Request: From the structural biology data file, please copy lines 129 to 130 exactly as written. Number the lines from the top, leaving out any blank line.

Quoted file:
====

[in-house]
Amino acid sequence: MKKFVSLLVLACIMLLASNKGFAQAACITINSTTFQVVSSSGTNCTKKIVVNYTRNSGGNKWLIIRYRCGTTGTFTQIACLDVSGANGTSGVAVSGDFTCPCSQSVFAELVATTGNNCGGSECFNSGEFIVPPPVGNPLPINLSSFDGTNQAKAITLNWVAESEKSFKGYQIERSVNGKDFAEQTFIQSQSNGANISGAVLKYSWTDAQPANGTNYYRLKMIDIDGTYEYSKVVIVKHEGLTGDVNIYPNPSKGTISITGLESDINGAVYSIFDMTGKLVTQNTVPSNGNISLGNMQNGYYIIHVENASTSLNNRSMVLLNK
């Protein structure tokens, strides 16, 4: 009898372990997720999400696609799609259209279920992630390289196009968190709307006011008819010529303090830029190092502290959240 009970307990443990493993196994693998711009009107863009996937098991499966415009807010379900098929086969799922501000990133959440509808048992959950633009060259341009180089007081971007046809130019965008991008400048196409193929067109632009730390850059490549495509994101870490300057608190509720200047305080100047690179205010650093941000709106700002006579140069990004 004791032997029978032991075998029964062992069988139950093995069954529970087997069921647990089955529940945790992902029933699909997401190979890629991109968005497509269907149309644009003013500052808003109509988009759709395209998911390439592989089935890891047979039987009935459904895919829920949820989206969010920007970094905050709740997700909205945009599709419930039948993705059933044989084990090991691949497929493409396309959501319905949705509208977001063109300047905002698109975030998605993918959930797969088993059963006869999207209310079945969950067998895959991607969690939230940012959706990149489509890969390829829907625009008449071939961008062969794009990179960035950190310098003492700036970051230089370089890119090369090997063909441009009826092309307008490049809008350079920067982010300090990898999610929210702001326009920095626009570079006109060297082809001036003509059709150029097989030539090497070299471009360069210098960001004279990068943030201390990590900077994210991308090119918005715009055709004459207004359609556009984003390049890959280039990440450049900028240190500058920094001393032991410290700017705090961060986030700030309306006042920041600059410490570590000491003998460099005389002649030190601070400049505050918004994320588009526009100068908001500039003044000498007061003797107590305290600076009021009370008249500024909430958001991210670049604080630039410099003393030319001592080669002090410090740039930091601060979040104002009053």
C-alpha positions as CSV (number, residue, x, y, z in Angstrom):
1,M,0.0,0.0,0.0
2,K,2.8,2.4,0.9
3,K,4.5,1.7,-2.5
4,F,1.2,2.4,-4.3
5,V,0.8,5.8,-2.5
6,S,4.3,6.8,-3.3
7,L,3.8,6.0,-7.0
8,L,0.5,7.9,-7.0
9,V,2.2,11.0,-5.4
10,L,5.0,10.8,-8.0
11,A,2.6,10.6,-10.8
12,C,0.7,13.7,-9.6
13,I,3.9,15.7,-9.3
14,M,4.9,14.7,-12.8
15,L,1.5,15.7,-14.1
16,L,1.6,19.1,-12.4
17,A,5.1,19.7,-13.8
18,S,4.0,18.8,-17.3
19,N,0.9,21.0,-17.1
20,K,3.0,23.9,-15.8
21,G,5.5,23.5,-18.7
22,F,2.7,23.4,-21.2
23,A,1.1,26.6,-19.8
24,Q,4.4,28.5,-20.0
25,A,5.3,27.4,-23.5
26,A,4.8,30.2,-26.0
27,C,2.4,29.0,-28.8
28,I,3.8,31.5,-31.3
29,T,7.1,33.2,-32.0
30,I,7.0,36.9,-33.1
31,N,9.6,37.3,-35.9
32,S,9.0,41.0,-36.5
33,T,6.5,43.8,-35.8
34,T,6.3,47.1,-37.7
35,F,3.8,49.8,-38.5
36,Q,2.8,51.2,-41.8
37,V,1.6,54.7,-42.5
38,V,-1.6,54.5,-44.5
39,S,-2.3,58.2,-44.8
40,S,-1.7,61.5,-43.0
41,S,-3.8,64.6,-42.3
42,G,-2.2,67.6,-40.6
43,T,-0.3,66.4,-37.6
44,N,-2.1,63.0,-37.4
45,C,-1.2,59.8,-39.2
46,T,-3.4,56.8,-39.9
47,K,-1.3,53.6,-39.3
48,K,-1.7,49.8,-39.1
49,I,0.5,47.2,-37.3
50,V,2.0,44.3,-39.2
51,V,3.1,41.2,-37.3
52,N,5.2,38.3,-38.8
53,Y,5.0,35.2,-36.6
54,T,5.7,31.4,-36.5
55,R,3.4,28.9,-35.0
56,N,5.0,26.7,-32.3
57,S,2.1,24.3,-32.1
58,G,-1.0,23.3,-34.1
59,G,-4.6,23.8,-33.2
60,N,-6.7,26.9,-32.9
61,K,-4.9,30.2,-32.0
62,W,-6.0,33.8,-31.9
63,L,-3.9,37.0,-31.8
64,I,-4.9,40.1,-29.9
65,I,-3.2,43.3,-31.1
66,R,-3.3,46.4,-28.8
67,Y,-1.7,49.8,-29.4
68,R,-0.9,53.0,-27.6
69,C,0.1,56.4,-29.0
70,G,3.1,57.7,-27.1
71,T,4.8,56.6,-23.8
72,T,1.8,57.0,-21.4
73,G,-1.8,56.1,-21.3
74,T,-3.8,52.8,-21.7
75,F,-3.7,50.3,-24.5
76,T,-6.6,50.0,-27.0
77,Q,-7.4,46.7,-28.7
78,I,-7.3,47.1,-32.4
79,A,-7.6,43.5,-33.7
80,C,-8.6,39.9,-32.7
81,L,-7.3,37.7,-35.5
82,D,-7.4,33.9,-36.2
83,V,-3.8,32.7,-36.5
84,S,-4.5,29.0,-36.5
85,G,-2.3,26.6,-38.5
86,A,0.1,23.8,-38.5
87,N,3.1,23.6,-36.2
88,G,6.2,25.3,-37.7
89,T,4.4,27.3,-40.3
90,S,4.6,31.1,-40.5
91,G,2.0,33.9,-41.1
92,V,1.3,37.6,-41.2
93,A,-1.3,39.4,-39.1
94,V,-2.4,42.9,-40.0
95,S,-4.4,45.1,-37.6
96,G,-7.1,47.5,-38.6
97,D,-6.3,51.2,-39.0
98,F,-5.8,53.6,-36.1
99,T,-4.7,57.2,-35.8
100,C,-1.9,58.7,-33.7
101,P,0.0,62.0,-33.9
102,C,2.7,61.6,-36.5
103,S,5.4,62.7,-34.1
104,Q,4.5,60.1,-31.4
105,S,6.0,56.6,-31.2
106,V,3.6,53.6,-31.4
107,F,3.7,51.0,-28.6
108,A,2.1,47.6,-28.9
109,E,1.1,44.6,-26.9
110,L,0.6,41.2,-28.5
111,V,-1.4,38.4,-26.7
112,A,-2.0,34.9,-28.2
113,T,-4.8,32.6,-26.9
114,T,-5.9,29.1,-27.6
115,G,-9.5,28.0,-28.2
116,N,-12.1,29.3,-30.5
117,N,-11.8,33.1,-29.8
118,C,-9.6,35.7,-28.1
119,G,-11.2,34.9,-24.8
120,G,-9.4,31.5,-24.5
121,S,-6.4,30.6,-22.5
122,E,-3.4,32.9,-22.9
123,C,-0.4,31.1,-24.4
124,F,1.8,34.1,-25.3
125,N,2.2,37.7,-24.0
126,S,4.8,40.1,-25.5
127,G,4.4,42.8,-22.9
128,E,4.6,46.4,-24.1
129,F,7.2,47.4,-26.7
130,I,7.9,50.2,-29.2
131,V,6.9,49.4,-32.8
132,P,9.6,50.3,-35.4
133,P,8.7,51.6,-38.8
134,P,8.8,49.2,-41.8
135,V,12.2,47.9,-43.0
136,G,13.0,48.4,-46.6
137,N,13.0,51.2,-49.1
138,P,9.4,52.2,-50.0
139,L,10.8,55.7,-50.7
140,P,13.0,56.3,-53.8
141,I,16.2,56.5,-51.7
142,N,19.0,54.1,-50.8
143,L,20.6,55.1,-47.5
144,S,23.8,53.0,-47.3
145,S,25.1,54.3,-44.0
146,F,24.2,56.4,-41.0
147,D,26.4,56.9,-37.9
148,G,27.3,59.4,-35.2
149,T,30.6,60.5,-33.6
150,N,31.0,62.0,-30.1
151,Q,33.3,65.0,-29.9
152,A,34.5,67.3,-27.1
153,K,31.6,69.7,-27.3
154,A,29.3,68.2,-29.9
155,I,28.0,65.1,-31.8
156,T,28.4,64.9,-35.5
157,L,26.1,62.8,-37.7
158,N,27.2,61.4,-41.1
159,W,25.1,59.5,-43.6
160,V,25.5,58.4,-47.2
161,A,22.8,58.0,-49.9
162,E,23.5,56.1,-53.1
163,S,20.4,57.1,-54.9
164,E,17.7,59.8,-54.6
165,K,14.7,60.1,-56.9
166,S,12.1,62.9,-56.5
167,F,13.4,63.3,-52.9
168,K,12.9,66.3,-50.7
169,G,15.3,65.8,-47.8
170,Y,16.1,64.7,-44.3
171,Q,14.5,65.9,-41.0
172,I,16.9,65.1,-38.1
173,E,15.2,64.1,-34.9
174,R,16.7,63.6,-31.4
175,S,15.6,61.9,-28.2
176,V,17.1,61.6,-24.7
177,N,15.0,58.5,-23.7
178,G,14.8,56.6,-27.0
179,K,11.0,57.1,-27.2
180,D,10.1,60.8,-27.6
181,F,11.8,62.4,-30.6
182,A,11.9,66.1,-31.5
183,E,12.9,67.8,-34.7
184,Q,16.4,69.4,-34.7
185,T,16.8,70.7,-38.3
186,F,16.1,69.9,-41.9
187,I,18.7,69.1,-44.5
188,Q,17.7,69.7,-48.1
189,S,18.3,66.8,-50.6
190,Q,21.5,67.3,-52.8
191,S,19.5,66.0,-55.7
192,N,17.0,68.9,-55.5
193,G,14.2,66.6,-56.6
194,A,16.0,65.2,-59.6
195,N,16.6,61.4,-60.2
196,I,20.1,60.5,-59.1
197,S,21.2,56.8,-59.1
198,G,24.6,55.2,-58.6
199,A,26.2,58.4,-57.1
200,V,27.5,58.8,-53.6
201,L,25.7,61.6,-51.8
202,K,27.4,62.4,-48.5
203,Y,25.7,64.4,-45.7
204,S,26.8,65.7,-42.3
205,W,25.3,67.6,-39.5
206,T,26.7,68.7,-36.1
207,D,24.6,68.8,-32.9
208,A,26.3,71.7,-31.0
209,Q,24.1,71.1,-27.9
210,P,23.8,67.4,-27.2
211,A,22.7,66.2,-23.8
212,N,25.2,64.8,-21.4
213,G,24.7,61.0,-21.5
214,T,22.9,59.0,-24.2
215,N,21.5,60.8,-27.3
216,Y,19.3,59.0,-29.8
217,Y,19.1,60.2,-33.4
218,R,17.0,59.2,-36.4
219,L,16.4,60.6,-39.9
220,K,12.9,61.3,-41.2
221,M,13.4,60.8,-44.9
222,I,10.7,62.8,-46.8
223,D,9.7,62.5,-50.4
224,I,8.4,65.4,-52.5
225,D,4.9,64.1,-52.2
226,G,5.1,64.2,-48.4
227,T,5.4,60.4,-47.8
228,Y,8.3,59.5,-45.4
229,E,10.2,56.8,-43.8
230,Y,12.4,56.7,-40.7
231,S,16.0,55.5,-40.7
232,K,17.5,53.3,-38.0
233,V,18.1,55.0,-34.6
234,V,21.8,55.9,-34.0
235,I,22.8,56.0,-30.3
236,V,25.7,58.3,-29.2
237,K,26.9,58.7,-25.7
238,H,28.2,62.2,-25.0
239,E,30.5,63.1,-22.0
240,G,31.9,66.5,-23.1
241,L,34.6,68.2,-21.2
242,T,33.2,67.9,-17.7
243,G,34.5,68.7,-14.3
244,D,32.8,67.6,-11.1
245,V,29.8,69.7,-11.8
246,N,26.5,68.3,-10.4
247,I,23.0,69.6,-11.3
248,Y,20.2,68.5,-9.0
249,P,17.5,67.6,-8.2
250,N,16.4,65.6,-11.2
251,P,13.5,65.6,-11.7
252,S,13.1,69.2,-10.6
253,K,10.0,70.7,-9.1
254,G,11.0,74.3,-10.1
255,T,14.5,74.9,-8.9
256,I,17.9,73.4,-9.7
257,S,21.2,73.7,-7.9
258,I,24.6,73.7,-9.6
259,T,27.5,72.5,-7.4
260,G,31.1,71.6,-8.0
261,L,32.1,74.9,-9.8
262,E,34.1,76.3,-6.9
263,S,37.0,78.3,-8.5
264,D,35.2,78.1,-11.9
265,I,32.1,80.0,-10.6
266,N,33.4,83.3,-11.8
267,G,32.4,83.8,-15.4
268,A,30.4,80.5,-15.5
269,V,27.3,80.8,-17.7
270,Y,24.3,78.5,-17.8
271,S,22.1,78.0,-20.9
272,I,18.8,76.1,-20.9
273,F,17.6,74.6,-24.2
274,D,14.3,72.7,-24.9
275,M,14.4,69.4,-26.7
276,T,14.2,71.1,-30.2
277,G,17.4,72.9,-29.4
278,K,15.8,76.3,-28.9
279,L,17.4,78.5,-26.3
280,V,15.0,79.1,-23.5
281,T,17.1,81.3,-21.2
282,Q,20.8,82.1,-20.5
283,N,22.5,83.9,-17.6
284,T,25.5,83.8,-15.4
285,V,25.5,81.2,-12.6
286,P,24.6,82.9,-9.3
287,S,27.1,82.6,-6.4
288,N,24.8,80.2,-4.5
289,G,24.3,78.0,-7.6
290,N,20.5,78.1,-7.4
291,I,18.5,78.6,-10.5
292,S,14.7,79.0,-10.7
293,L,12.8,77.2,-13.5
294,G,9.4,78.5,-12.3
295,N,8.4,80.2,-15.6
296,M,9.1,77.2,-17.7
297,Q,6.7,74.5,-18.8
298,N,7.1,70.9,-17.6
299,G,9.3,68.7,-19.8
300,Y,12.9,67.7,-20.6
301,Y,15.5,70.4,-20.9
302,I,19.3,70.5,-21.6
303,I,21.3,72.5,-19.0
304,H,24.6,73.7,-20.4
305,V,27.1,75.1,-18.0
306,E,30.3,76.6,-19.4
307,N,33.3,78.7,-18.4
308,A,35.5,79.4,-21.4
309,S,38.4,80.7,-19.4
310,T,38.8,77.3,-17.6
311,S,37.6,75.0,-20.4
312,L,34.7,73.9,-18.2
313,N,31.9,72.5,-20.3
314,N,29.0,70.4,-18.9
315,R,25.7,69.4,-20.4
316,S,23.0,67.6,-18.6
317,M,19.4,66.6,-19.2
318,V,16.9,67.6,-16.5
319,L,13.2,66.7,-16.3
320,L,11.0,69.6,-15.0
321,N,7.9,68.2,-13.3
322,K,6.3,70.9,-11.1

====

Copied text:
125,N,2.2,37.7,-24.0
126,S,4.8,40.1,-25.5